Tuesday, April 28, 2009

Suspicious Pianos

A week ago I was feeling conflicted over defriending an old classmate because he insanely supports torture. Well, hell, this guy just outdid me like a diva:
Poland's Krystian Zimerman, widely regarded as one of the finest pianists in the world, created a furor Sunday night in his debut at Walt Disney Concert Hall when he announced this would be his last performance in America because of the nation's military policies overseas.

Before playing the final work on his recital, Karol Szymanowski’s "Variations on a Polish Folk Theme," Zimerman sat silently at the piano for a moment, almost began to play, but then turned to the audience. In a quiet but angry voice that did not project well, he indicated that he could no longer play in a country whose military wants to control the whole world.
Zimerman has had problems in the United States in recent years. He travels with his own Steinway piano, which he has altered himself. But shortly after 9/11, the instrument was confiscated at JFK Airport when he landed in New York to give a recital at Carnegie Hall. Thinking the glue smelled funny, the TSA decided to take no chances and destroyed the instrument.
I think he's referring to the US missile defense agreement with Poland and of course, the US detention camps at Guantanamo Bay. I'm as angry about Guantanamo Bay as he is, but I think he just defriended our whole country which is a little unfair.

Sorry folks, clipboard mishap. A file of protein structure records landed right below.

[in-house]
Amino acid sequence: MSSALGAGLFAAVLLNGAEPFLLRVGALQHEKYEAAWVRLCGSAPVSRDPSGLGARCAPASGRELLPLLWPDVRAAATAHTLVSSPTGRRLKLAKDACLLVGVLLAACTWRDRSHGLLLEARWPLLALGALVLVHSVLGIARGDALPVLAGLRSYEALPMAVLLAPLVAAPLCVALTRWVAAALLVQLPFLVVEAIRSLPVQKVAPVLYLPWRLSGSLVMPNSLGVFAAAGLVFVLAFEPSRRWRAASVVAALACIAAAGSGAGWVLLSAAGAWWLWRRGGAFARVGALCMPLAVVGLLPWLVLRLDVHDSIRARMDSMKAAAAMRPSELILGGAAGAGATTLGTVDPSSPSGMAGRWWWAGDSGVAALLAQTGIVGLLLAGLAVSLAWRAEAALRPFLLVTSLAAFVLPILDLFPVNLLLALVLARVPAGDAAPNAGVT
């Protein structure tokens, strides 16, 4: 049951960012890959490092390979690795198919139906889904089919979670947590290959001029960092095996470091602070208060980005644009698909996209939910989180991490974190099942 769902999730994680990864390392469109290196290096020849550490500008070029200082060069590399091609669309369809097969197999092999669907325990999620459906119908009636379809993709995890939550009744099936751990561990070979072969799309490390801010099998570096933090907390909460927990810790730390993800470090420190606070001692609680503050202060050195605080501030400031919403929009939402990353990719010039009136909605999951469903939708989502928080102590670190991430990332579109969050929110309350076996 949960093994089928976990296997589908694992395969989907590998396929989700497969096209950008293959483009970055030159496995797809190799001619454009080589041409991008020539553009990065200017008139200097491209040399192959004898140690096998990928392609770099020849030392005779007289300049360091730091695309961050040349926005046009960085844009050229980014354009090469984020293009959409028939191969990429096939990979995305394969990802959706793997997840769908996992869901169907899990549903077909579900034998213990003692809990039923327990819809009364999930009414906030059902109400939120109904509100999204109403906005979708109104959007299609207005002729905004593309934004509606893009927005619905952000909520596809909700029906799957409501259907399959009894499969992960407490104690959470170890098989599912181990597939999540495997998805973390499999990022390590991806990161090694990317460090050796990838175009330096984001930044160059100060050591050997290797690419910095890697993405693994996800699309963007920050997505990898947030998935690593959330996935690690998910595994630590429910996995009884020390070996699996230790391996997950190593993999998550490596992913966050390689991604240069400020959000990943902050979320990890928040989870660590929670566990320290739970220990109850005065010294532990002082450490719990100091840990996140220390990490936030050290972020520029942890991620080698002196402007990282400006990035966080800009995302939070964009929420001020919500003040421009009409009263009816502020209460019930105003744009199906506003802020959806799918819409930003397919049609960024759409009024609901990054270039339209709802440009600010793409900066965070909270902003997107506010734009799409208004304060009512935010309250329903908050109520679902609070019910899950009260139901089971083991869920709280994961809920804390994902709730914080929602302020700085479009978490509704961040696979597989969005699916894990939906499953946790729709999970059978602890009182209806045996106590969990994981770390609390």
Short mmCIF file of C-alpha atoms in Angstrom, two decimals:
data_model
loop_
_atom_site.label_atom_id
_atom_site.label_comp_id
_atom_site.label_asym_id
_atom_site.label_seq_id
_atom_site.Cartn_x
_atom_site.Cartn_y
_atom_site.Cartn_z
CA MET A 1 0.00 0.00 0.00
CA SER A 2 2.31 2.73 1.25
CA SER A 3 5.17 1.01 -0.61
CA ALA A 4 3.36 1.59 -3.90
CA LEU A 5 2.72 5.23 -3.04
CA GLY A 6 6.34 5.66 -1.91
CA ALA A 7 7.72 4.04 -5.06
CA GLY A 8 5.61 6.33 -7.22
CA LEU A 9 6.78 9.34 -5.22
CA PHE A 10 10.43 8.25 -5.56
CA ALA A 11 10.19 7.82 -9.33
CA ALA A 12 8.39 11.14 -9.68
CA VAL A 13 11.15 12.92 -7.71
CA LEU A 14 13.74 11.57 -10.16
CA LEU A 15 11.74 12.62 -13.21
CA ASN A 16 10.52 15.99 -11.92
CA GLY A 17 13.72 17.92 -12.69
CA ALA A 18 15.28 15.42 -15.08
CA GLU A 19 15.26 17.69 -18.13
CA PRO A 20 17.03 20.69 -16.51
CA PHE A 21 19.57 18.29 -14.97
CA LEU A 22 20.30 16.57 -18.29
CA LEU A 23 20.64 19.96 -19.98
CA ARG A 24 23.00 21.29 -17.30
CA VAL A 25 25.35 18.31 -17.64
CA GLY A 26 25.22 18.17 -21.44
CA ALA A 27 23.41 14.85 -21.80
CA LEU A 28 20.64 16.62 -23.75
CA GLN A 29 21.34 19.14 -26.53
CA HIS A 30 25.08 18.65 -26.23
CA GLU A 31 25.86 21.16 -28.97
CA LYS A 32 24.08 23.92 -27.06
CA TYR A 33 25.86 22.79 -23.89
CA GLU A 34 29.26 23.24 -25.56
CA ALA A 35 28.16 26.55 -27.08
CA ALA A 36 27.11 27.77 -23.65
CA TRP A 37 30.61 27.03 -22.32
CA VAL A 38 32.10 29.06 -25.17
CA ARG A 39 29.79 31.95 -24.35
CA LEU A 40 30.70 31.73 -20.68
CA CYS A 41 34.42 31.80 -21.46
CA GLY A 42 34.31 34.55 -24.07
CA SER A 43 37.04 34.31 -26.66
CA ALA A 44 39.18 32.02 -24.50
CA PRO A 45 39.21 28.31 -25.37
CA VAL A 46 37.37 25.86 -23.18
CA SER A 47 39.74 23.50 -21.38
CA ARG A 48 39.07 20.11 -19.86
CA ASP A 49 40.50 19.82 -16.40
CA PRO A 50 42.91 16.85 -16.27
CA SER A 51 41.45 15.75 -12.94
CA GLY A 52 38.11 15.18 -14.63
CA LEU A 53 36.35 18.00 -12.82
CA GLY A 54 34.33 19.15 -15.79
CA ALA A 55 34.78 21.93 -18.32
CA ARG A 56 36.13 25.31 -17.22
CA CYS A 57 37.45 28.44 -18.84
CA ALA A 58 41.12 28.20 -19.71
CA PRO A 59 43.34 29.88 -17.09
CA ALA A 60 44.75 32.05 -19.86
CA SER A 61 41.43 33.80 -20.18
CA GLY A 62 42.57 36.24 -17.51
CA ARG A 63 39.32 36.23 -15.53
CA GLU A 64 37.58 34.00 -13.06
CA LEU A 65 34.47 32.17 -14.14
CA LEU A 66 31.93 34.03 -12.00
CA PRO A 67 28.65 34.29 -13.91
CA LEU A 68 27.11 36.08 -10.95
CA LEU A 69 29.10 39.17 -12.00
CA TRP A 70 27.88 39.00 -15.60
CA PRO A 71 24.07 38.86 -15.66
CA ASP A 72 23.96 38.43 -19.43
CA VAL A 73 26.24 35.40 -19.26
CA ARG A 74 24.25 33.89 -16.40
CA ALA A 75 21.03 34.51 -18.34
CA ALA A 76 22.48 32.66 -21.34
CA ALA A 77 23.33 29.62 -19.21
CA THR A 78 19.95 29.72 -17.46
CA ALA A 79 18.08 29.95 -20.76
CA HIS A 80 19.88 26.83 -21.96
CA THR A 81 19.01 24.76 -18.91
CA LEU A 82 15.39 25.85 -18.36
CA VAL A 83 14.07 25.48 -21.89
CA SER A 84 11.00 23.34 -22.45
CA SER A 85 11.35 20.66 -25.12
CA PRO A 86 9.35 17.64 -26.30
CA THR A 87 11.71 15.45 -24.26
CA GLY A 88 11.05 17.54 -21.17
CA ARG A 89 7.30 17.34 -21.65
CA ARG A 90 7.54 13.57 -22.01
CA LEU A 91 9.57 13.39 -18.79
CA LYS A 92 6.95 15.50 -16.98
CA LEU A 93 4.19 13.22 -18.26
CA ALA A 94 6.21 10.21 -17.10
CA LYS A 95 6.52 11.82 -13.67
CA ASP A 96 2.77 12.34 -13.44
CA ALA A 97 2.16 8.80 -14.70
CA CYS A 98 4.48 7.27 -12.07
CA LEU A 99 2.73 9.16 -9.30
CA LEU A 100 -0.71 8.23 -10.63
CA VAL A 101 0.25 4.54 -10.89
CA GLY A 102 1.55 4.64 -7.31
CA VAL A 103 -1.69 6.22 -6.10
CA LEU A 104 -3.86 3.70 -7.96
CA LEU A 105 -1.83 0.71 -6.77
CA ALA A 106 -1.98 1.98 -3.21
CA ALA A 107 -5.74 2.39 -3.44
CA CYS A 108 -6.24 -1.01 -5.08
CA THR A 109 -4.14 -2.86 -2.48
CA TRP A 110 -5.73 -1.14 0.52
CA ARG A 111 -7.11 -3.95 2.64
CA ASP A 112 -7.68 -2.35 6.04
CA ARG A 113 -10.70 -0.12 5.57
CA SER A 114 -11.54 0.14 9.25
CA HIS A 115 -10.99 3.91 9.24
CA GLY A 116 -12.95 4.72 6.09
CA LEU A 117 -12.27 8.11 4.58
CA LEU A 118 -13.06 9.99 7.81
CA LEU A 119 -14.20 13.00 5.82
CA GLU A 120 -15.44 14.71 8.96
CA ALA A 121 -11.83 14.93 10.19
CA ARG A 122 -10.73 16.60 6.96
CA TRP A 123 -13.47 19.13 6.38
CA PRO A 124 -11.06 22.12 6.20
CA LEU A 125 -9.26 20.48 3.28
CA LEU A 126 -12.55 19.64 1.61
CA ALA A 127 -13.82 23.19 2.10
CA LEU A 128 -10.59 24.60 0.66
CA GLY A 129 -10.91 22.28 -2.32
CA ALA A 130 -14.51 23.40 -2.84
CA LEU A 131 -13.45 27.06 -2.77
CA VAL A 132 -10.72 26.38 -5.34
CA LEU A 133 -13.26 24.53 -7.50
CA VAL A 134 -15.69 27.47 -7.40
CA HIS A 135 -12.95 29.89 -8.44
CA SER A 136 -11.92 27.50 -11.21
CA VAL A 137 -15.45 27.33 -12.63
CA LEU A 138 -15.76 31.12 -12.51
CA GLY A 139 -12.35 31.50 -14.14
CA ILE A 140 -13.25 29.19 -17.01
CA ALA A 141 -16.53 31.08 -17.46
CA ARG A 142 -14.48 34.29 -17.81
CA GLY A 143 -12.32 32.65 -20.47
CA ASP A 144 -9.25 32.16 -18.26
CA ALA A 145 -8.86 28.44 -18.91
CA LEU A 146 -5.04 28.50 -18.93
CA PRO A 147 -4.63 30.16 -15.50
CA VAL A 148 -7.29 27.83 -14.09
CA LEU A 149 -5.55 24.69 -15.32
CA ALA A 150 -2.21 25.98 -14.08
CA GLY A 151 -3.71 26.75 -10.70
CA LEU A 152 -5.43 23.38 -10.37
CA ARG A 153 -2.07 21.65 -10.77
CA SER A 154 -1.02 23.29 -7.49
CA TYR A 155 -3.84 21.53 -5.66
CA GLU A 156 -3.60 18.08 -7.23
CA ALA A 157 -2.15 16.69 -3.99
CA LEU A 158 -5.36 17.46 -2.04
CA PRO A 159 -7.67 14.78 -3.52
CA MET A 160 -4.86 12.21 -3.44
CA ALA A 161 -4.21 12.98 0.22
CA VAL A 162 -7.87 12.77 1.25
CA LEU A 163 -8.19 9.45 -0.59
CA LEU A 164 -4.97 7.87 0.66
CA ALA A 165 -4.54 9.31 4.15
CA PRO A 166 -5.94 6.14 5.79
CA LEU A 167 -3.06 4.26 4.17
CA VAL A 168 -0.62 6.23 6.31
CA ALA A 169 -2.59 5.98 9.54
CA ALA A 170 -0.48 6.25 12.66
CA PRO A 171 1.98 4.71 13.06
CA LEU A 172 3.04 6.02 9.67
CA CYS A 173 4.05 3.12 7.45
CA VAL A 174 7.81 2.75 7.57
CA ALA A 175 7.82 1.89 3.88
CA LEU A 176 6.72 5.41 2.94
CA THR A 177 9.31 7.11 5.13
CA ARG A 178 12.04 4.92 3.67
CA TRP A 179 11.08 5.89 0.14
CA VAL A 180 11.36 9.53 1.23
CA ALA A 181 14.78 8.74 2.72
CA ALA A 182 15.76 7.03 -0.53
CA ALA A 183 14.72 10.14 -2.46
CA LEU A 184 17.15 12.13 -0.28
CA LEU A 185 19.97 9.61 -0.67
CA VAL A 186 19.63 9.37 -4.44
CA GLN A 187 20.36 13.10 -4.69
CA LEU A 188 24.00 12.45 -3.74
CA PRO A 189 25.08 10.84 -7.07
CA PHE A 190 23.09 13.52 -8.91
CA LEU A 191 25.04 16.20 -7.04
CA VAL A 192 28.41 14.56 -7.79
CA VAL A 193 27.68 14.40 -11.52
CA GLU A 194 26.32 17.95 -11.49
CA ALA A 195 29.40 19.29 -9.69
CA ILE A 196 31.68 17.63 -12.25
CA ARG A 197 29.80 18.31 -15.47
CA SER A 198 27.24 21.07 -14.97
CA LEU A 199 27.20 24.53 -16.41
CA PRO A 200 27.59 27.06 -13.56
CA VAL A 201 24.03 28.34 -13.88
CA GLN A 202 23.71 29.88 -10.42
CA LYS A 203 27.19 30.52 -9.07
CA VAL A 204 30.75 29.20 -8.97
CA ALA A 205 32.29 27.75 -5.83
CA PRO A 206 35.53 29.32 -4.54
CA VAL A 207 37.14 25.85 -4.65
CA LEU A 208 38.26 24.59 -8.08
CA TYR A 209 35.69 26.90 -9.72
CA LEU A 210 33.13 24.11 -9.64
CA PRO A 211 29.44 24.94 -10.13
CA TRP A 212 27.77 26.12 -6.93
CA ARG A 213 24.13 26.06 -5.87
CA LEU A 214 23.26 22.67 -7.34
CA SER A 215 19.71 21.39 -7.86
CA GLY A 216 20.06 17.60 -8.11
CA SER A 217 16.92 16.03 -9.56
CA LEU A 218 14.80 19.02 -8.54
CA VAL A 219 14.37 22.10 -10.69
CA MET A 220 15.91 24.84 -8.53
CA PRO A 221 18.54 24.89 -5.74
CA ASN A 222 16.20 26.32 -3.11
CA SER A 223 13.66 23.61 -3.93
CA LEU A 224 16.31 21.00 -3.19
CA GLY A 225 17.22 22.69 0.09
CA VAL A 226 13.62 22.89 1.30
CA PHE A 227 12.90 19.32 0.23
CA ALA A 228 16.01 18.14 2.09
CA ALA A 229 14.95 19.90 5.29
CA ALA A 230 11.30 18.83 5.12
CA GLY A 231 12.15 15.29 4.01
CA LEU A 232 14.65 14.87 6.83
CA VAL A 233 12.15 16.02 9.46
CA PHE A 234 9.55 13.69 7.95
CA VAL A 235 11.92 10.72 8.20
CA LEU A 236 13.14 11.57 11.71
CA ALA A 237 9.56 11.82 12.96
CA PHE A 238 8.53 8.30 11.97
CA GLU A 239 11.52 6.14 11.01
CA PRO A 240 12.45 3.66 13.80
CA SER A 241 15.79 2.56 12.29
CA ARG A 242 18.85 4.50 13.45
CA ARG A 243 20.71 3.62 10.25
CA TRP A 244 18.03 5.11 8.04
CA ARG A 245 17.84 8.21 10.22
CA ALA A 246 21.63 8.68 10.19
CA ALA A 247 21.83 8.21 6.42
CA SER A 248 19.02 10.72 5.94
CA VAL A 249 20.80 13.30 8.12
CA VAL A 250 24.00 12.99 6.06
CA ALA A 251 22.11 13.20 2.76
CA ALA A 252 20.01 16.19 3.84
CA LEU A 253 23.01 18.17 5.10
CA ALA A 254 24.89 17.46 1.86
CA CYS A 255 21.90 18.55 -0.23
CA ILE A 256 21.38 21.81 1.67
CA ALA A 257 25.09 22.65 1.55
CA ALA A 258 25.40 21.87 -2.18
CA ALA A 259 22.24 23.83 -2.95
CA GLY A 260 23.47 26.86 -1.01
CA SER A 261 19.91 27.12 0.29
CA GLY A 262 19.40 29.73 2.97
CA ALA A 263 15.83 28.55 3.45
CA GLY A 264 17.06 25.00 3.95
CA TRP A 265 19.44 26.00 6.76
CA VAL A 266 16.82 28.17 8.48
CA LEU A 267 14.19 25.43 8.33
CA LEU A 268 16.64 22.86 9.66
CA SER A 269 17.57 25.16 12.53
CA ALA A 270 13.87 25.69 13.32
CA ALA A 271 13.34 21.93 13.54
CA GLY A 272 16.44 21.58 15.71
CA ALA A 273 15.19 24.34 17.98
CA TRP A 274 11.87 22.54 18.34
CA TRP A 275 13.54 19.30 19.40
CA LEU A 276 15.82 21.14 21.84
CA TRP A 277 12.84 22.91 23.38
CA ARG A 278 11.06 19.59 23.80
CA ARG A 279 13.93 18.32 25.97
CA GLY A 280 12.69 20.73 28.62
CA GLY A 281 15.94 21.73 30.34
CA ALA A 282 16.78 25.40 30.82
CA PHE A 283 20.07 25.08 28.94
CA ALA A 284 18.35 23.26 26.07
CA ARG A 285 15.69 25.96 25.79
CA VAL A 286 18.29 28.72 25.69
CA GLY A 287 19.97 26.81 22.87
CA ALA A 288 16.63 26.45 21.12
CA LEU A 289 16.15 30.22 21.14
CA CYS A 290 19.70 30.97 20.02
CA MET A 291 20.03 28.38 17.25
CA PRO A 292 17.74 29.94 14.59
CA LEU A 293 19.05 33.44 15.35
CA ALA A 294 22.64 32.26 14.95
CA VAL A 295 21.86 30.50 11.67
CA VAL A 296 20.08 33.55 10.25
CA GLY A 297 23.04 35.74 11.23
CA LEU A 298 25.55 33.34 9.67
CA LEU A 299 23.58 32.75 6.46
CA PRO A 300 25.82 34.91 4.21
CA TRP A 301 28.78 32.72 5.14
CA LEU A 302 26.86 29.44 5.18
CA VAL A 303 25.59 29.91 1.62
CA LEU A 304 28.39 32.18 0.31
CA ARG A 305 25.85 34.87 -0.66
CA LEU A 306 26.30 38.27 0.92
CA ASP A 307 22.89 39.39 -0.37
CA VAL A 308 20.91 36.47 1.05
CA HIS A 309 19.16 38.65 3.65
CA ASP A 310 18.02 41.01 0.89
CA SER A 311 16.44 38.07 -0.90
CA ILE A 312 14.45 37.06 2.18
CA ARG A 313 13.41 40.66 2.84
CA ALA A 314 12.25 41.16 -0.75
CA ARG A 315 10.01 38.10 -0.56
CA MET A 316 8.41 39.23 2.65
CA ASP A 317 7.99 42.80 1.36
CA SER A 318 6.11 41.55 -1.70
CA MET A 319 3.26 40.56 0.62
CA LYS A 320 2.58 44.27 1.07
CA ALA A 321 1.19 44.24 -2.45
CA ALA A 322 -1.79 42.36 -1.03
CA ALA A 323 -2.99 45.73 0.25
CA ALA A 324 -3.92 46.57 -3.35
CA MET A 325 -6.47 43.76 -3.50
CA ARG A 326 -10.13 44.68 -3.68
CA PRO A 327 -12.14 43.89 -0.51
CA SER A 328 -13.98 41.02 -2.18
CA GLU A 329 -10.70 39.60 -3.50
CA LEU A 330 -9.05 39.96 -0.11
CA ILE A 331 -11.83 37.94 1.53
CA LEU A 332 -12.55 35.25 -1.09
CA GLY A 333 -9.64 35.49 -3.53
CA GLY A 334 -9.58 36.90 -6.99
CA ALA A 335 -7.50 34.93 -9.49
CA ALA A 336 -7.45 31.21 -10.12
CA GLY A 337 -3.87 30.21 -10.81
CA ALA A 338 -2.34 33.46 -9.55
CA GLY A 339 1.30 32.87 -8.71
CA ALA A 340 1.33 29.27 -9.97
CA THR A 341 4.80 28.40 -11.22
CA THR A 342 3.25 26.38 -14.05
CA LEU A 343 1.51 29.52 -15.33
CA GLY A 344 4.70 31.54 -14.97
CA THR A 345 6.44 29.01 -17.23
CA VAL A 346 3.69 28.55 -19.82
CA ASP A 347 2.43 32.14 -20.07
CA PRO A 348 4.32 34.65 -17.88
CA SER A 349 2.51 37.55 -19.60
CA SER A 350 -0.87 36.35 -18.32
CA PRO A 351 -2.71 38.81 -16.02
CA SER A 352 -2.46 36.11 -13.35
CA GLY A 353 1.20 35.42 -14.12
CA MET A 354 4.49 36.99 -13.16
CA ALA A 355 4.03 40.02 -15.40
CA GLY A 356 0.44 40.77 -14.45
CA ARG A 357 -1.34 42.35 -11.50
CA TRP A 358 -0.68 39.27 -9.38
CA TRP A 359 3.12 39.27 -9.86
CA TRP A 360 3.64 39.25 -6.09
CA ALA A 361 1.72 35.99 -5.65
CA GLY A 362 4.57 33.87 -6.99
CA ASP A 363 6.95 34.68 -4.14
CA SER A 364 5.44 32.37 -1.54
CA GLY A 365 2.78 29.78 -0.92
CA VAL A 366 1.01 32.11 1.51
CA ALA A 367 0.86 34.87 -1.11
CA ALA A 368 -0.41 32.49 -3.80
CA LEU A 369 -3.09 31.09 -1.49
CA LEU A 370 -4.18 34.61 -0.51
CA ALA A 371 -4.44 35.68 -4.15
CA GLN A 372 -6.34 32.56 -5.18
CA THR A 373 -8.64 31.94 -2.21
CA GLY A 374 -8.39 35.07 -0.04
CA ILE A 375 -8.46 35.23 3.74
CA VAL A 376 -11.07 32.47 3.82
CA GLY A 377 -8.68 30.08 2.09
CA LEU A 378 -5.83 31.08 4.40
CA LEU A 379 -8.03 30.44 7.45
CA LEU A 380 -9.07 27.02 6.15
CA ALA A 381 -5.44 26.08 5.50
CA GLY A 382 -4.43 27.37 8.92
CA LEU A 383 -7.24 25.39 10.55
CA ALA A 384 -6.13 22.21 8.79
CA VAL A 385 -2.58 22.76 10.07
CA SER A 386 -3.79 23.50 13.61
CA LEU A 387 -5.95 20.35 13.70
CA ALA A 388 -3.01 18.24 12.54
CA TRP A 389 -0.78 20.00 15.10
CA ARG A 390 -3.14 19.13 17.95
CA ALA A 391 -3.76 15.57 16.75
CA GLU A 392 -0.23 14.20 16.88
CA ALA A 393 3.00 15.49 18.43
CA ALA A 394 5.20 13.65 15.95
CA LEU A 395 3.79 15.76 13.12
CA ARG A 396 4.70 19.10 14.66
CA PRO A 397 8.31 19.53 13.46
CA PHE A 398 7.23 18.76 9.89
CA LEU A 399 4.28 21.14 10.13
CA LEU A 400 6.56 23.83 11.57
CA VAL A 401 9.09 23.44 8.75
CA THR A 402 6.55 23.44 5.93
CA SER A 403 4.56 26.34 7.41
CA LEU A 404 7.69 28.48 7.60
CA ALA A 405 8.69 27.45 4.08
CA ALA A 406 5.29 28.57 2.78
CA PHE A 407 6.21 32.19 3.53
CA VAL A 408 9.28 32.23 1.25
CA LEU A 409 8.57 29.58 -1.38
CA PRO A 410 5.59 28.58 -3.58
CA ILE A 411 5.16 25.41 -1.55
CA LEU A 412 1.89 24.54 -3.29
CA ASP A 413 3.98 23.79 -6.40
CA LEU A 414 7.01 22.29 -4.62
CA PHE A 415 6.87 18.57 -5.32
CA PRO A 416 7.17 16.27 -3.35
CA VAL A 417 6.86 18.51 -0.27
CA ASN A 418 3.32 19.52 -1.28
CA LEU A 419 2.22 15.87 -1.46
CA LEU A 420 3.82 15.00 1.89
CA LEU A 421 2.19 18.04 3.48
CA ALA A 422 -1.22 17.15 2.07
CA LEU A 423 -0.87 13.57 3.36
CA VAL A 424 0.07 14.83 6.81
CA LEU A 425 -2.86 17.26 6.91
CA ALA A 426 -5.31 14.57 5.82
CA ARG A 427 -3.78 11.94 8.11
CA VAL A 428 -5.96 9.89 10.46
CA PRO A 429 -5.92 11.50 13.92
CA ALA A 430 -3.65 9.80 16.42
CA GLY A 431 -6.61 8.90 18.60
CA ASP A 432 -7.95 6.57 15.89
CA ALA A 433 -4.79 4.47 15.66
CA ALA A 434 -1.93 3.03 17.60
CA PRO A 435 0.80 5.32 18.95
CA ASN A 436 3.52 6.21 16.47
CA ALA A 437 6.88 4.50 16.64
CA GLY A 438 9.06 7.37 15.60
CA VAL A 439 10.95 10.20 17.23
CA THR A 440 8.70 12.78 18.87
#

But regarding his rant, I've never been to a Zimerman recital, but I've been to a U2 concert so I know all about the brutal lectures from the god(s) on stage. I expect it. I wouldn't want anything less from a passionate and intense artist. And if this becomes a trend, and other performers follow suit, we'll soon find out just how alone we are in the world on these moral issues as we continue to debate the merits of torture rather than prosecute for it.

And hey, what are TSA agents doing sniffing for glue? And how do you tell if glue "smells funny"? I know the DEA finds drugs in many strange places, but in a Steinway owned by a famous musician? And was destroying the piano really the answer?

Are we still keeping that terrorist watch list? Oh, we are. I hope Zimerman didn't talk his way onto it.


jcb said...

I'm just glad he went out playing Szymanowski, who, my less-than-precise relatives tell me, may be my great-uncle. or great-great. Or something.

Kristen said...

jcb, I've traced my own family tree, and I wish I could have found a Szymanowski!